|Wesfarmers AGM Shareholder Registration Point|
There were hundreds of people in attendance and I have to say that apart from two teenagers and a couple of youngsters who appeared to be there for work I was the youngest there. Mum and dad investors? Hardly. These were grandma and grandpa investors. The majority of the shareholders were pensioners.
There was a brief DVD with former Wesfarmers chairmen speaking about the company. Michael Chaney, one of Australia's most respected businessmen, said "If you're not innovative, you're going backwards."
Dr Richard Walley OAM performed the Welcome to Country from the Noongyar people in Noongyar and English and performed on the didgeridoo.
No cameras or other recording equipment were allowed inside and I even had to check my backpack. Nevermind. Wandered down the front so I could sit in front of the big boys and found that the front three rows had been reserved. Turned out that's where the directors and former board members were seated. That's about as close as I got to rubbing shoulders with them. And the powerfully dressed women with their striking jewellery, face paint and facial features were a bit intimidating.
Chairman Bob Every gave an address before handing over to managing director and CEO Richard Goyder. He provided a very business-like report from each business sector of this multi-faceted conglomerate. Much like the annual report reads so there wasn't anything stark. He did mention that Wesfarmers values were of integrity, openness, accountability and boldness. Good base to work from, methinks.
The second item of business for the AGM was the re-election and election of directors. Some interesting questions from the floor were fielded.
- What is the Gowrie Scholarship Trust Fund? This was directed to James Graham as it was a current or recent directorship and office that he held.
- Does Tony Howarth have the capacity to fulfil his duties as a director as he has a total of five directorships (chair counts as two) and that was the maximum that the Australian Shareholders' Association recommends? Chairman Every stated that Tony attends all of the meetings, does all of his homework and that he certainly has the capacity to fulfil his duties as a Wesfarmers director.
- Then this doddery old guy gets up. He introduced himself as Mr Hardwick and he'd come all the way from Armidale in NSW for the meeting. He was an emeritus chartered accountant and looked a bit like a mad professor. He started off by stating that "I'm not against women on boards but what would Vanessa Wallace bring to the board, would she be able to stand up to the male chauvinists (and there are a lot of male chauvinists in Western Australia) or was this just tokenism towards woman?" Well, this guy got a good reception from the audience who were obviously initially worried about where the question was leading. Chairman Every responded that women made up 50% of the population and should be more representative on boards and he informed Mr Hardwick that Vanessa Wallace was certainly capable of handling the male chauvinists as he had known her for a long time. [This made the papers although I would have described it as a warranted and expected defence rather than a spirited defence - journalists, eh?]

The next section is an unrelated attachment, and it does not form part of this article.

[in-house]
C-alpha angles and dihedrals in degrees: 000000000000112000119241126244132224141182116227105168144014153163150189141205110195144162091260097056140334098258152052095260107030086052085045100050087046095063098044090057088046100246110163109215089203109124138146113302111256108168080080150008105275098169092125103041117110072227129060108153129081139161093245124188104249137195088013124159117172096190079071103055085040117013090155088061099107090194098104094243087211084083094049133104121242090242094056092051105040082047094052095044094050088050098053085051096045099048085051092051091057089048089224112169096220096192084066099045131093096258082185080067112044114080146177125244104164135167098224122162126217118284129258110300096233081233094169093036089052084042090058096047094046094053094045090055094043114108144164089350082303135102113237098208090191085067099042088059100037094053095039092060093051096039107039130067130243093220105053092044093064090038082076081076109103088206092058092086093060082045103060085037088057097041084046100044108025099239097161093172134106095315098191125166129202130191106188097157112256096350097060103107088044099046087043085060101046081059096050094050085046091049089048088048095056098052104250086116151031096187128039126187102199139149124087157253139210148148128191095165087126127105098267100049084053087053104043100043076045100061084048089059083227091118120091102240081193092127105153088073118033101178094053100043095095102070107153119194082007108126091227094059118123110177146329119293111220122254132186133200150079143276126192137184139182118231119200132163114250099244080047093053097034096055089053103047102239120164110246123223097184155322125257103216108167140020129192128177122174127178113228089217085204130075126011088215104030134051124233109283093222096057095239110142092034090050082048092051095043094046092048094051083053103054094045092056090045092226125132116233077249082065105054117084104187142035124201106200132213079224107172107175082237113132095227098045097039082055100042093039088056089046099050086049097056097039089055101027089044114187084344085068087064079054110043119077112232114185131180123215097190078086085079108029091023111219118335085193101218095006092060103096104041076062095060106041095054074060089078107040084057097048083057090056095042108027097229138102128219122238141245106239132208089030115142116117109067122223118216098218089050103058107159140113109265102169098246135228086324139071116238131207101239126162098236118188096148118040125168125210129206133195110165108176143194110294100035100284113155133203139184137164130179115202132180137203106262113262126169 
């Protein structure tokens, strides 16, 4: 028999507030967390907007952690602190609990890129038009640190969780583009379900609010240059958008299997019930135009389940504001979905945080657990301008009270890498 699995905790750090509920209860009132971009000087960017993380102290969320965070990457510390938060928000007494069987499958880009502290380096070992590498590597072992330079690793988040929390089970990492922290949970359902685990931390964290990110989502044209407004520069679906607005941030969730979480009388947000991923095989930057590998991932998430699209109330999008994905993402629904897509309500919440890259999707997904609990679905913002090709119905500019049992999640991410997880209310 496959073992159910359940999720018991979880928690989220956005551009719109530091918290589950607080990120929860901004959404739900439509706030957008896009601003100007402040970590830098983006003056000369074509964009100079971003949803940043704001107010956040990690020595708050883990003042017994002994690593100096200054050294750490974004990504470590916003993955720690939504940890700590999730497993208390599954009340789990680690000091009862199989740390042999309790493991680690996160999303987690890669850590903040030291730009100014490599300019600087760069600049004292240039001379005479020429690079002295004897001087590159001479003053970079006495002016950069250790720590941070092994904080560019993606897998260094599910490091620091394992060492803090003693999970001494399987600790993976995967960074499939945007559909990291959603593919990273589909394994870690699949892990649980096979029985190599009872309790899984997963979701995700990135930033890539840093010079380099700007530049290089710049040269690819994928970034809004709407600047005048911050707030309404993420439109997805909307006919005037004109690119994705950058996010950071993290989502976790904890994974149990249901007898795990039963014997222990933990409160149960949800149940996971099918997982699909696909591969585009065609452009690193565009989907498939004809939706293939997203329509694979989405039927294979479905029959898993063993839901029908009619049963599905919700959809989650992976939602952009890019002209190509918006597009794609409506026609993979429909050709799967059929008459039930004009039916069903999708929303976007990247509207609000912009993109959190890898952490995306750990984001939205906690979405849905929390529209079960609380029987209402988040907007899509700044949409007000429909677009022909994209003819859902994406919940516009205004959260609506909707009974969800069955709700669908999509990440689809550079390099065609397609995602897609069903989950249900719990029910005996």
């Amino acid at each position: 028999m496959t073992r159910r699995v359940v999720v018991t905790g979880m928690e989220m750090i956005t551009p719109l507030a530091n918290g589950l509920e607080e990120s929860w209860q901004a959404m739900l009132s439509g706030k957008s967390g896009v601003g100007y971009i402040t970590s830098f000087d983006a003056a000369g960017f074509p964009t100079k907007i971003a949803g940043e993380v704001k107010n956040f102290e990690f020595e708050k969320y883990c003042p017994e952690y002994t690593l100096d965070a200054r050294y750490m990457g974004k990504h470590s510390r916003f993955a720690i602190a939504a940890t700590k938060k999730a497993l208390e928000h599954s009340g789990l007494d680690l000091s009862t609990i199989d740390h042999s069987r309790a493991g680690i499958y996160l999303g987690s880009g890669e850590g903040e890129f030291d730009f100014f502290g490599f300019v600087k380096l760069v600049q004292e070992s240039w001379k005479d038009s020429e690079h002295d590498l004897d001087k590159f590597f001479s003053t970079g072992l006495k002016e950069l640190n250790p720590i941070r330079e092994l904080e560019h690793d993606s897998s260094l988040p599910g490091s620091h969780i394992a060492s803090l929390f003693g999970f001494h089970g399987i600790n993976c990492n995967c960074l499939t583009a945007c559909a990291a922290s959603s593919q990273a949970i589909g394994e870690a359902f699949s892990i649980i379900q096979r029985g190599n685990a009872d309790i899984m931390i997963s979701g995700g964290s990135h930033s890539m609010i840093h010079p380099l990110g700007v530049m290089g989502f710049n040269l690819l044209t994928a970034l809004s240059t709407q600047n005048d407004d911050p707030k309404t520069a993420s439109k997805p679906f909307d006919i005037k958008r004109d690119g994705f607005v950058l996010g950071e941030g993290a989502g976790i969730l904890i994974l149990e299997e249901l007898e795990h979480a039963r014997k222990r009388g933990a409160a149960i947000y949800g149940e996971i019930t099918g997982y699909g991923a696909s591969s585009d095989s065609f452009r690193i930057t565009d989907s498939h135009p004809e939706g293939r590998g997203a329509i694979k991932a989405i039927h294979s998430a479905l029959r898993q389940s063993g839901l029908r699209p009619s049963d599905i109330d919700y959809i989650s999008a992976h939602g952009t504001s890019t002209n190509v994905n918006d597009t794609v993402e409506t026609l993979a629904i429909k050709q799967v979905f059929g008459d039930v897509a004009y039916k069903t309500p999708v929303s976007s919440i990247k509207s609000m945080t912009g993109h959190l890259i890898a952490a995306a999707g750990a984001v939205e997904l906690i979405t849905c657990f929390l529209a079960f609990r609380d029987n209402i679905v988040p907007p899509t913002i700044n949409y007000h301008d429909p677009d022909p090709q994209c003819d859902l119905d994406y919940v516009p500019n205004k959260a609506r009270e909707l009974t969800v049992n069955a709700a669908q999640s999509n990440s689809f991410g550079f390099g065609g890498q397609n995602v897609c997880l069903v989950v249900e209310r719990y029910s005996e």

- A question regarding the illegal importation of phosphate from Western Sahara by CSBP was posed for the Ethics Committee. Chairman Every took this on, without any notes, and stated that the Australian government had not advised of any restriction in dealings of this nature therefore the practice was not illegal. I was surprised that he had the matter in hand.
In general business there were further questions relating to;
- renewable energy
- a farmer not being paid in a timely manner for his milk (not Wesfarmers' doing as it turned out)
- safety in retail versus resources sectors
- had Wesfarmers paid too much for Coles and would there be further payments/dilution of shares
- would Wesfarmers open a foodworks to distribute unsold food
- why was Coles stopping the selling of hormone growth promotant (HGP) cattle and what was the benefit to Coles in this.
It was great to see the manner in which management addressed the issues and there was little fobbing off or "I'll get back to you." They were well organised.
Finally, Mr Hardwick got up to talk again. And he had every one's interest. He started off by saying, as we knew, that he had come all the way from Armidale. He'd attended meetings in Australia, England, the US and somewhere else (I forget that particular detail) and he congratulated Wesfarmers for having the directors front up and answer questions. Then he stated how good his local Bunnings store was and his hope that it would run the competition out of town. He summed up with the fact that Coles had improved out of sight, which he hadn't expected, but the problem with his local shop was that they had trouble obtaining the right staff as young people weren't interested in working. He did receive some warm applause.
At the conclusion of the AGM we went out to the foyer for drinks and nibbles. Let me tell you - old people come alive with free wine/beer and food. The place was buzzing.
I managed to collar Alan Carpenter, Executive General Manager, Corporate Affairs, to ask him a question. He also happens to be the former 28th Western Australia premier. What a great country this is to be able to approach a man of his (former) standing. Anyway, the managing director and CEO cut me off before I had time to finish my question as they both had a press/media conference to attend. I did get his business card though so it was the highlight of my afternoon.
Picked up my free Coles apron, which I shall wear with pride, on the way out. Quite an interesting day.